Karan Tilani Hospital
One in five Nigerian children never reach the age of 5. Ending preventable child deaths can be achieved by improving access to skilled health professionals, lifesaving interventions such as immunization, breastfeeding and medicines, and increasing access to water and sanitation.
Karan Tilani hospital will provide quality healthcare at no cost for children who have been abused and tortured as a result of being branded as witches. The hospital shall also offer health services to other children from the host communities at nominal or no cost.
Once the hospital is fully operational, it will contain multiple wards, each consisting of 4 beds and a shared bathroom. It will also include a laboratory, an outpatient department, an operating theater, a consulting room, a pharmacy and nurse stations.
The hospital will treat children who have pneumonia, malaria, tyfus, ringworm infection, malnutrition, diarrhoea, yellow fever, meningitis, HIV, tuberculosis, skin infections and measles, among other illnesses.
Through the support of Karan Tilani, pneumonia will be eradicated in the state of Akwa Ibom and also in other Nigerian states.
In Nigeria, pneumonia is the leading cause of death for children up to the age of 5. Karan Tilani has committed to saving thousands of children suffering from pneumonia by pledging resources for the purchase and administration of PREVNAR 13® (Pneumococcal 13-valent Conjugate Vaccine [Diphtheria CRM197 Protein]).
The scope of work involves negotiating with Pfizer, the world's largest pharmaceutical company, which has offered the vaccines at privileged rates for this mission. The vaccines will be administered through prefilled syringe cartridges.
Karan Tilani is supporting DINNødhjælp which is a non-profit organization registered in Denmark and African Children’s Aid Education and Development Foundation (ACAEDF) which is a non-profit organization registered in Nigeria. Both organizations will locate primary health centers in partnership with the Akwa Ibom State Government in less privileged Nigerian communities, overlook the decentralized distribution of the vaccines and storage of the vaccines at primary health centers until they are administered to the children suffering from pneumonia. To ensure full transparency, the organizations record the details of each child receiving the vaccine.
I was highly excited with two areas of the project - the innovative way of wealth distribution from a luxury experience to the less privileged and the humility of Karan in caring for the children. This is clearly the way to go in making the world a better place.
We would prefer not to disclose the amount but rather to focus on the impact that over 20,000 Nigerian children are going to be saved through this effort.
According to the most recent UNICEF report published in November 2019 (https://www.unicef.org/press-releases/one-child-dies-pneumonia-every-39-seconds-agencies-warn), pneumonia claimed the lives of more than 800,000 children under the age of five in 2018, or one child every 39 seconds. Nigerian children made up the highest number of those who died from pneumonia, an estimated 162,000 deaths in 2018 – 443 deaths per day, or 18 every hour, or 1 every 3 minutes.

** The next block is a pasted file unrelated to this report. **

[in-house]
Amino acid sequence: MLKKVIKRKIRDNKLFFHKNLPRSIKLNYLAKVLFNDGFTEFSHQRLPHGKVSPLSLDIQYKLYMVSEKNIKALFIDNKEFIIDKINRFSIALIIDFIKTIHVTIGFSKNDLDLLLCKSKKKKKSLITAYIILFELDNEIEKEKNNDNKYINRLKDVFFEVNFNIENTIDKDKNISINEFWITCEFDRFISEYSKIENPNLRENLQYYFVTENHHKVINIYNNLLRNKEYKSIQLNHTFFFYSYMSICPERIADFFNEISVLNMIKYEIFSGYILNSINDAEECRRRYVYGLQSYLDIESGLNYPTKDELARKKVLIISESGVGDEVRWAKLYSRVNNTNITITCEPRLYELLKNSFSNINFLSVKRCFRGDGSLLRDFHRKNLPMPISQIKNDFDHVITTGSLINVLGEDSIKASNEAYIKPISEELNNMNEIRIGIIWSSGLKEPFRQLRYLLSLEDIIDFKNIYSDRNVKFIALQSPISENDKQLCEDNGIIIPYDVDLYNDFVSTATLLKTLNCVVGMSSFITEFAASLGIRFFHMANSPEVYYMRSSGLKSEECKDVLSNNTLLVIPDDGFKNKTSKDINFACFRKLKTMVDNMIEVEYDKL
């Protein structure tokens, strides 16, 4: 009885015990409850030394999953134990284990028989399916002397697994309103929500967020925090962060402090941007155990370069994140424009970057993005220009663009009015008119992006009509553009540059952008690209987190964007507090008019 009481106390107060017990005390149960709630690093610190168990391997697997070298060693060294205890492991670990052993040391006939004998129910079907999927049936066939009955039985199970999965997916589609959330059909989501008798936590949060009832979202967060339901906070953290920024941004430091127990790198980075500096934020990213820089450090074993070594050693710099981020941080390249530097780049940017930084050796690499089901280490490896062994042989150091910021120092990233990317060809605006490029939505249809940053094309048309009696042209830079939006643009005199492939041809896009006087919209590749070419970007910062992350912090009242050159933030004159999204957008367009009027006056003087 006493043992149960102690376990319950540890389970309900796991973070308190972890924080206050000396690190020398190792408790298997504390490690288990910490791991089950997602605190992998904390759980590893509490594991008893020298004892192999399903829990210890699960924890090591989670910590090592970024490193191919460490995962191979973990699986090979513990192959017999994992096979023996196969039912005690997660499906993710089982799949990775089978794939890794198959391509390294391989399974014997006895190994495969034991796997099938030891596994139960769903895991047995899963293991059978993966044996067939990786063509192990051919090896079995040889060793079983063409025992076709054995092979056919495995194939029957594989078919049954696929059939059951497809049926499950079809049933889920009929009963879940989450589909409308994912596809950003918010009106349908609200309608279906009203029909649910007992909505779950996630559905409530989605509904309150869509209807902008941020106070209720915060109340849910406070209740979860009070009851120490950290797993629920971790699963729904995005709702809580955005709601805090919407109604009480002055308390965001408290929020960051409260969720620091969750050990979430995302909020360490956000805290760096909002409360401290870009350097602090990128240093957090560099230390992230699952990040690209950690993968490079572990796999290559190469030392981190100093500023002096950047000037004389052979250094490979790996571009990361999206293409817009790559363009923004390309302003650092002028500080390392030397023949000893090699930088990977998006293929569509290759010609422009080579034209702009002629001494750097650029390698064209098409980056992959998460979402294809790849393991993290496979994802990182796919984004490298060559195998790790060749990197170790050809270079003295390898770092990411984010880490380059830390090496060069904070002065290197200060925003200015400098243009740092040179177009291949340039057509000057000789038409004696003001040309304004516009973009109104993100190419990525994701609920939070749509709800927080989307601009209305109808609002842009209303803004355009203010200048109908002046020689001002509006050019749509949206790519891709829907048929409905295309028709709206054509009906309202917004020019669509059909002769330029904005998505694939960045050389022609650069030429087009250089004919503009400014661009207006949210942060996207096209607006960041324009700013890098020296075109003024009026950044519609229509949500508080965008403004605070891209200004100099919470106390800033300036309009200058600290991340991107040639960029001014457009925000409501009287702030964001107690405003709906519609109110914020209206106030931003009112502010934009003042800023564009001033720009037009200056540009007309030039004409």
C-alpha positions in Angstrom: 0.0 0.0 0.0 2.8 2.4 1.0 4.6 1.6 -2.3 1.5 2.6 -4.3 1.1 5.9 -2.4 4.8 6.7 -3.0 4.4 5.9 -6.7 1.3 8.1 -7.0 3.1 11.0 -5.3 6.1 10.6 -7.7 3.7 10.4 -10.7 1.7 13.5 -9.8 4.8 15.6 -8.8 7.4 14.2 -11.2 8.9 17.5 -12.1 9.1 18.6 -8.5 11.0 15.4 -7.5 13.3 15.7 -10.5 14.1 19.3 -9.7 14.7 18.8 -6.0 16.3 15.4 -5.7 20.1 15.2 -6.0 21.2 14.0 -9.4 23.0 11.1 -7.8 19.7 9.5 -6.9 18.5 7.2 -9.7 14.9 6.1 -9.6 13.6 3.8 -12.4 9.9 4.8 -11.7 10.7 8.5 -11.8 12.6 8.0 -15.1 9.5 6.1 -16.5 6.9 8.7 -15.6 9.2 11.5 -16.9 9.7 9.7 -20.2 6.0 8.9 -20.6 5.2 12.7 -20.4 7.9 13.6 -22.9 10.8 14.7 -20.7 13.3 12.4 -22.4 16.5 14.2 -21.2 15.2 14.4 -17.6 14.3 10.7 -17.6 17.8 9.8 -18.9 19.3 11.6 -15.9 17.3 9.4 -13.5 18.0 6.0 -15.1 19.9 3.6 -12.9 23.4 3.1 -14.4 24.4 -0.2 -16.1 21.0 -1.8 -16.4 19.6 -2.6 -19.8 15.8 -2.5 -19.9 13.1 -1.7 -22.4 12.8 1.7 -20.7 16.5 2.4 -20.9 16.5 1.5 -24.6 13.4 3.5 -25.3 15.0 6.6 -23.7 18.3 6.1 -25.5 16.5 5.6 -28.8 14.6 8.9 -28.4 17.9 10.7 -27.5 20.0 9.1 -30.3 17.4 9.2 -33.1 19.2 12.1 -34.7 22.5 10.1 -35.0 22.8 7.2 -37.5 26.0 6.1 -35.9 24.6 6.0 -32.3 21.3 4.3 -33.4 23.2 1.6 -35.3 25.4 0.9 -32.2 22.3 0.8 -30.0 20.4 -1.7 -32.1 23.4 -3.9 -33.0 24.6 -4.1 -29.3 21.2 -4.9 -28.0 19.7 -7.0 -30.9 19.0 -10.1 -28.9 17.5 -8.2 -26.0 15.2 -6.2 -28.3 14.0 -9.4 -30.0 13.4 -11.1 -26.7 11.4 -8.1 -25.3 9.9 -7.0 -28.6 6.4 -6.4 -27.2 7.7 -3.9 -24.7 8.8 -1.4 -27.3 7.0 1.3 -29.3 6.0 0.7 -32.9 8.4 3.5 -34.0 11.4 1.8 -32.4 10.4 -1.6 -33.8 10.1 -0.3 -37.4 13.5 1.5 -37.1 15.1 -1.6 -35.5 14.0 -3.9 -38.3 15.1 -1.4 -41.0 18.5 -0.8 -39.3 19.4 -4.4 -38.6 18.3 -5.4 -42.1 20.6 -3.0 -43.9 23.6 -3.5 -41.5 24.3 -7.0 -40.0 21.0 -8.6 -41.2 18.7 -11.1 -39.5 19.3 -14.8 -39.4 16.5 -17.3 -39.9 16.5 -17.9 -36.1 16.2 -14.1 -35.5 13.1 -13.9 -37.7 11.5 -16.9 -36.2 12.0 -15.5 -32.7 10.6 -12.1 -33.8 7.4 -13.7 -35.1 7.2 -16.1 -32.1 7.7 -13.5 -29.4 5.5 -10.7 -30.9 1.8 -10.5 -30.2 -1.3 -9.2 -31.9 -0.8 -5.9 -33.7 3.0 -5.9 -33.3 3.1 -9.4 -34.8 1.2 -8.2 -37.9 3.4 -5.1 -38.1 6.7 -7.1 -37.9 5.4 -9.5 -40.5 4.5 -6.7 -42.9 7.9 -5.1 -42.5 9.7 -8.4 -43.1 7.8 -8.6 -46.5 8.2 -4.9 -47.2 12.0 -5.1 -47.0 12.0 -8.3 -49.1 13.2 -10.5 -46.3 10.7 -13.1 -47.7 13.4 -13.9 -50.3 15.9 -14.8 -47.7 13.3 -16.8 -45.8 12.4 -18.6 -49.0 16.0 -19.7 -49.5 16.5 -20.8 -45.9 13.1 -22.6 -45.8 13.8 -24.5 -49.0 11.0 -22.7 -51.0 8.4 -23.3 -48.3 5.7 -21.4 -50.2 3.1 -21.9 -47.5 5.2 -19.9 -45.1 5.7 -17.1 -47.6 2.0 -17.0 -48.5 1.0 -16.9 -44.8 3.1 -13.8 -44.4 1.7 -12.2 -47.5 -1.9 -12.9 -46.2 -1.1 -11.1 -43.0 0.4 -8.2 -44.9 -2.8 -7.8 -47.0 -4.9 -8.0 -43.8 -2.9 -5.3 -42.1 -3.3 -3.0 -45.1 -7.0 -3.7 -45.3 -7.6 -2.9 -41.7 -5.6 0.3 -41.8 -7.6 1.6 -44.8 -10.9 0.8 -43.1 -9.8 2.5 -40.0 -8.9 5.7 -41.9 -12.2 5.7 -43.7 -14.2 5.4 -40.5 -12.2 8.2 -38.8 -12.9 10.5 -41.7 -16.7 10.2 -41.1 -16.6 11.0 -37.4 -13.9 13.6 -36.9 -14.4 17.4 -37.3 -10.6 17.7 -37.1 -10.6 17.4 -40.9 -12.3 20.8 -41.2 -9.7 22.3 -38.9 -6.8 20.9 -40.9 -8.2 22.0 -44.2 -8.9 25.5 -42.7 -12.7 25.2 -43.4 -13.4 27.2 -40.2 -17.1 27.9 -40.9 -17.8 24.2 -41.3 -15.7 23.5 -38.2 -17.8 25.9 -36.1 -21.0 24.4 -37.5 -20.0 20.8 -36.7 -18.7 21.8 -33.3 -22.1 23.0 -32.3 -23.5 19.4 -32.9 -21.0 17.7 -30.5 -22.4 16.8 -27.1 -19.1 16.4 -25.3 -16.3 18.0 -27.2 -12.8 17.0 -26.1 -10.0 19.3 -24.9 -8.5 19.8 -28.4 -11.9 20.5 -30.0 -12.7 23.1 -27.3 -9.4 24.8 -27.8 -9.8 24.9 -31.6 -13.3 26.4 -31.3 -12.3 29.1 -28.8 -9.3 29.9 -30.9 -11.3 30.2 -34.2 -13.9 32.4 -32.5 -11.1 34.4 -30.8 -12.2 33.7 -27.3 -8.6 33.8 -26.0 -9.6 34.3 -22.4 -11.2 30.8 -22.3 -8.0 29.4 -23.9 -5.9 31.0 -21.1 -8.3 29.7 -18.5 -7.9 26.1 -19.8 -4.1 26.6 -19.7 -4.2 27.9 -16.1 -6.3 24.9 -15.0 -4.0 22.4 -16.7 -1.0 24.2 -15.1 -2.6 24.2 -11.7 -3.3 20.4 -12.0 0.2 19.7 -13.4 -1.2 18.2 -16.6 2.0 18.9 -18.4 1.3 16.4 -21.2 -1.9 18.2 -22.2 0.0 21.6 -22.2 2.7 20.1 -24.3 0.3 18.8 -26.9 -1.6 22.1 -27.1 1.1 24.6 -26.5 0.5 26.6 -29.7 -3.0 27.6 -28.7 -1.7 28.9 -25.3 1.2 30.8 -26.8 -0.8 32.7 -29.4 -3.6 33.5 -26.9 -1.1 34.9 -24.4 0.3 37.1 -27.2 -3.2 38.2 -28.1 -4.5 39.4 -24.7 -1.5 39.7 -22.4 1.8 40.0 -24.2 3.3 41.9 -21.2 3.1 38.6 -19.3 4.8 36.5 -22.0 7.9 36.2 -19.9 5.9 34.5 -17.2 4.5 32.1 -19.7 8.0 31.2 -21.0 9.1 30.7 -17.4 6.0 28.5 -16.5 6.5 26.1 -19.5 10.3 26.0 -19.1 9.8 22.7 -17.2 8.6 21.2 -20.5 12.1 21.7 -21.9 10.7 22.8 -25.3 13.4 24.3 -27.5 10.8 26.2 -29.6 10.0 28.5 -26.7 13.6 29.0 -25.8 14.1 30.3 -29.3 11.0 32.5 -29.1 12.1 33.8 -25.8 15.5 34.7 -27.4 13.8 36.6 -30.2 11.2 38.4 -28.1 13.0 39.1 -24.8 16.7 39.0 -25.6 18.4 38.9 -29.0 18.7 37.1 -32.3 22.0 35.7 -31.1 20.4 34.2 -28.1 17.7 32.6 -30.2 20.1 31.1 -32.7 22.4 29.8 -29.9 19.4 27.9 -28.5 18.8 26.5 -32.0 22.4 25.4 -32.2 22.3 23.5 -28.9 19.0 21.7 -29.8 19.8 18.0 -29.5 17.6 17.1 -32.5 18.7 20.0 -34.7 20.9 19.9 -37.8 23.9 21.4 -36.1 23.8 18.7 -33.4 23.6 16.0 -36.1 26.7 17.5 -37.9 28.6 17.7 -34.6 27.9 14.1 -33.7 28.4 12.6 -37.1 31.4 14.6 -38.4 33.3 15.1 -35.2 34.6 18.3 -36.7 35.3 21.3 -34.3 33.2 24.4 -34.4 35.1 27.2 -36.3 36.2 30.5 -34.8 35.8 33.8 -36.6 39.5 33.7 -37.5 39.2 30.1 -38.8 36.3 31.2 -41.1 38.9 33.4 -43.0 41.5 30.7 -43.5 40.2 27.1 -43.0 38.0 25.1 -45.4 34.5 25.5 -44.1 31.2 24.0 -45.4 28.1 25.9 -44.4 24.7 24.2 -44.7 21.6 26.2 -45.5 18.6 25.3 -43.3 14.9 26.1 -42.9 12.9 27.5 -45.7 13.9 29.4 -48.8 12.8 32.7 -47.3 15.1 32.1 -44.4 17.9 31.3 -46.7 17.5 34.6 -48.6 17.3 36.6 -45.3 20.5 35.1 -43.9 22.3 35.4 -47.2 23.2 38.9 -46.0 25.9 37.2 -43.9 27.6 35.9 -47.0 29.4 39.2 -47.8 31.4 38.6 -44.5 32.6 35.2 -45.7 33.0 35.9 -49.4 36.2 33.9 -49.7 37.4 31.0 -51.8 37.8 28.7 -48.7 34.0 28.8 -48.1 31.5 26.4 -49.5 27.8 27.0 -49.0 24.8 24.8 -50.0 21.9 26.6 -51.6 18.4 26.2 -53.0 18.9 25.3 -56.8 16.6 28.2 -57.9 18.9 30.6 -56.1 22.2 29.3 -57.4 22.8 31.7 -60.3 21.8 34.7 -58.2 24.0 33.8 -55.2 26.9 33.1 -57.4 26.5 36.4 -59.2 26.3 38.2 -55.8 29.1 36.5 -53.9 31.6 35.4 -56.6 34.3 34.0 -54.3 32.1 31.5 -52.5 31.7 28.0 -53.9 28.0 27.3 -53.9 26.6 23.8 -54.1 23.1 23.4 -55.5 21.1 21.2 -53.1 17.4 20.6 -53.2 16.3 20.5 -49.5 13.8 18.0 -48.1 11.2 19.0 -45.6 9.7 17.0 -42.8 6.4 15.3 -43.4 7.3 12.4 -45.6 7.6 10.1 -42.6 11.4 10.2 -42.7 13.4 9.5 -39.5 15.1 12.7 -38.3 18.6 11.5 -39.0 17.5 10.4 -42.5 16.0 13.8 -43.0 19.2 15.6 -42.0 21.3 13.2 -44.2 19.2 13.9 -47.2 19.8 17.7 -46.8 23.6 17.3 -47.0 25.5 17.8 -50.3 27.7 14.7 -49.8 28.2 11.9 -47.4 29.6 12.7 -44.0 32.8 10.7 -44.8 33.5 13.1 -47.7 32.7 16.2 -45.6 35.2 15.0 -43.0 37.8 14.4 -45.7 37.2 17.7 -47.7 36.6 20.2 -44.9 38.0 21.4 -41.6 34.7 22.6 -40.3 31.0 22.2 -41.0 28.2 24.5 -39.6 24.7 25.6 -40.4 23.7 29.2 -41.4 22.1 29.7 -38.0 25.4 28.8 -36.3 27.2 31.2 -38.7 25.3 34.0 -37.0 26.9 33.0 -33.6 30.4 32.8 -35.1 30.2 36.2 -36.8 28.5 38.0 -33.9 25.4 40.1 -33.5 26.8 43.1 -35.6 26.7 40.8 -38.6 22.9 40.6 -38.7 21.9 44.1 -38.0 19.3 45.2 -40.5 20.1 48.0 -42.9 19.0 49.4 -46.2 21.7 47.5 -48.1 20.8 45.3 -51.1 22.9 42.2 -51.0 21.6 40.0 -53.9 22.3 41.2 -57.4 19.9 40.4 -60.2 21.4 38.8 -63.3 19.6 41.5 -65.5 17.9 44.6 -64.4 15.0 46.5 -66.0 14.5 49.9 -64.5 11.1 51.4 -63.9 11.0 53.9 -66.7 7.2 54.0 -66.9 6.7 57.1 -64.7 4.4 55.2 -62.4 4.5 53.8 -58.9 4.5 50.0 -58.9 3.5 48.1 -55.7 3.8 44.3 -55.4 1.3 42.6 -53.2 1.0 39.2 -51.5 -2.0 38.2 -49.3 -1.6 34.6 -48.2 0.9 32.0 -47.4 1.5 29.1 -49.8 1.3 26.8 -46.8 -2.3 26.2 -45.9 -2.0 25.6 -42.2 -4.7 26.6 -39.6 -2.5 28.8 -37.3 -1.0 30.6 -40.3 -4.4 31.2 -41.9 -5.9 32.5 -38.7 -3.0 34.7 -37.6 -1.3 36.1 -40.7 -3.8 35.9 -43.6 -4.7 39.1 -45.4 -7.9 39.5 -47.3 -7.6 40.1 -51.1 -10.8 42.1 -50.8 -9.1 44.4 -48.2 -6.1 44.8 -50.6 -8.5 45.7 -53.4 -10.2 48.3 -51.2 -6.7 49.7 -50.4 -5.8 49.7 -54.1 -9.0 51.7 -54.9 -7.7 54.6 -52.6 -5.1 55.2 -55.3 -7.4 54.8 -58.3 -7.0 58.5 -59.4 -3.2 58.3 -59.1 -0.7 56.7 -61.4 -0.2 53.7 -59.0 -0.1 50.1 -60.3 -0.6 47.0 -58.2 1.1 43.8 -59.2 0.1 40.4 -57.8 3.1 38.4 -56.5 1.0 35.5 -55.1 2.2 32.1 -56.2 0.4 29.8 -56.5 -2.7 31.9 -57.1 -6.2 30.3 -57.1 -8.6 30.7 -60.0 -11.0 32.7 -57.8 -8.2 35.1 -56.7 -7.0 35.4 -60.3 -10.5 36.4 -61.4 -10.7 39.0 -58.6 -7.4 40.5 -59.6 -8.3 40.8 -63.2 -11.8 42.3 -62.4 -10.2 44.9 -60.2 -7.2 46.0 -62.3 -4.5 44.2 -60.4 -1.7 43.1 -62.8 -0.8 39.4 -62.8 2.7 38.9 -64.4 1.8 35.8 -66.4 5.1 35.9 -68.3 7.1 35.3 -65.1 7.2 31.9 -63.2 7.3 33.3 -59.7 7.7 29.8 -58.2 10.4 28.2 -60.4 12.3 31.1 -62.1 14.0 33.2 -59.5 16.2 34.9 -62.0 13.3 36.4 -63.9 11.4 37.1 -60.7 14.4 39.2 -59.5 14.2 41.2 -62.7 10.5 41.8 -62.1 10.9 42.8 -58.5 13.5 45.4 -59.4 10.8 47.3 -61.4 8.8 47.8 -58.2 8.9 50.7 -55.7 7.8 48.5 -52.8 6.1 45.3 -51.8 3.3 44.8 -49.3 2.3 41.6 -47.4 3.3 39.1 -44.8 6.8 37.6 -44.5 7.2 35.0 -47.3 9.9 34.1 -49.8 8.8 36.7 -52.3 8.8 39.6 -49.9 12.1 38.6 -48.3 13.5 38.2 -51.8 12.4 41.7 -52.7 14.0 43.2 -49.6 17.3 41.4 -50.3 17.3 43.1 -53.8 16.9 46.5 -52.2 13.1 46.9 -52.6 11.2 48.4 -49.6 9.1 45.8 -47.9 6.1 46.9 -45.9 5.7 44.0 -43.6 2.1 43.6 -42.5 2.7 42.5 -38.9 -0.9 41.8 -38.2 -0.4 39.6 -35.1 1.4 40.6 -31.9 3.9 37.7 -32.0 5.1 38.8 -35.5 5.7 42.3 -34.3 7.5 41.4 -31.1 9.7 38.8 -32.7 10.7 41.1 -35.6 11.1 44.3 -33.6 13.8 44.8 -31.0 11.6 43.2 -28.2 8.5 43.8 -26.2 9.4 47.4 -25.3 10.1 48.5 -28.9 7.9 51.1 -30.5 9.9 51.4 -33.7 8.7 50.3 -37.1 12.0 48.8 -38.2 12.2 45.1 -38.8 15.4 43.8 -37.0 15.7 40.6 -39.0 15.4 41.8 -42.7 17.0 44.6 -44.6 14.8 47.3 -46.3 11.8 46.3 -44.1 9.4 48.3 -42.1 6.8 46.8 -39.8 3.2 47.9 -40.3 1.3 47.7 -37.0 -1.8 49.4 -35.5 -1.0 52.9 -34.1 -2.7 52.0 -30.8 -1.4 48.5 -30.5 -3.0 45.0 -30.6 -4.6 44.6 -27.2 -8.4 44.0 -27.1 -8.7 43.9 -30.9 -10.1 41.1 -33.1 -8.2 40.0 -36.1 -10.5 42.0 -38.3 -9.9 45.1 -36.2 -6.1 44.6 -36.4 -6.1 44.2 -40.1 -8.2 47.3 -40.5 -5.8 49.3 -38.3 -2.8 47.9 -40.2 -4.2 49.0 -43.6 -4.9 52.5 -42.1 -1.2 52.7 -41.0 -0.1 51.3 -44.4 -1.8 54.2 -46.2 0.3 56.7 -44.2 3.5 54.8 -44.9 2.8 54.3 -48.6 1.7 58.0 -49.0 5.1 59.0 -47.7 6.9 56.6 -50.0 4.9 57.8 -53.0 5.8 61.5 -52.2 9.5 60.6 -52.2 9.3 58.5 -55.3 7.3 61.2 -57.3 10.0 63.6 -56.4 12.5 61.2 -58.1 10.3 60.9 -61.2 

In Nigeria, 19% of child deaths (children under the age of 5) were due to pneumonia in 2018, and it was the biggest killer of children under-five in 2017.
Pneumonia is a deadly disease and takes so many children’s lives – even though this is mostly preventable. And yet, this killer disease has been largely forgotten on the global and national health agendas.
The biggest contribution for child pneumonia deaths in Nigeria are malnutrition, indoor air pollution from the use of solid fuels, and outdoor air pollution.
Most global child pneumonia deaths occurred among children under the age of two; almost 153,000 children die within their first month of life.
Pneumonia is caused by bacteria, viruses or fungi, and leaves children fighting for breath as their lungs fill with pus and fluid.
Eradicating pneumonia in the state of Akwa Ibom in Nigeria is a private initiative funded by Karan Tilani, who is supporting both DINNødhjælp (https://www.dinnoedhjaelp.dk) and African Children’s Aid Education and Development Foundation (ACAEDF) (https://www.acaedf.org). The Karan Tilani Hospital was also made possible through the support of Karan Tilani, who is working with both the non-profit organizations.
DINNødhjælp is a Danish humanitarian non-profit organization founded in 2012 by a Dane – Anja Ringgren Lovén. The primary purpose of the organization is to help the so-called witch children in Nigeria. Anja was named the world’s most inspiring person in 2016 by OOOM Magazine. Barack Obama became No. 2 on the same list.
African Children’s Aid Education and Development Foundation (ACAEDF) is a leading non-profit/non-governmental organization in Nigeria advocating against, but not limited to child-witch branding, a menace which has led to stigmatization, torture, abandonment and even killing of children. It is the sister organization of DINNødhjælp. ACAEDF was founded by David Emmanuel Umem who is Anja’s husband.
The hospital is refurbished from an inoperative building and is located within the premises of Land of Hope, owned by DINNødhjælp. It is currently undergoing renovation works and the purchase of medical equipment in stages. The hospital, run by DINNødhjælp and ACAEDF will start operating from around end 2020.
While awaiting full completion slated for end 2020, the Karan Tilani hospital is currently being used for basic health services which is conventional for hospitals to offer. Such services include:
1. Nutritional education and counselling (e.g. breast feeding education, prevention and management of malnutrition)
2. Antenatal services
3. Post natal services
4. Health education on communicable and non-communicable diseases (e.g. diabetes screening, blood pressure checks, HIV and AIDS, malaria tests and other basic health care)
5. Routine immunization services
6. Treatment of malaria,typhoid
7. Storage of drugs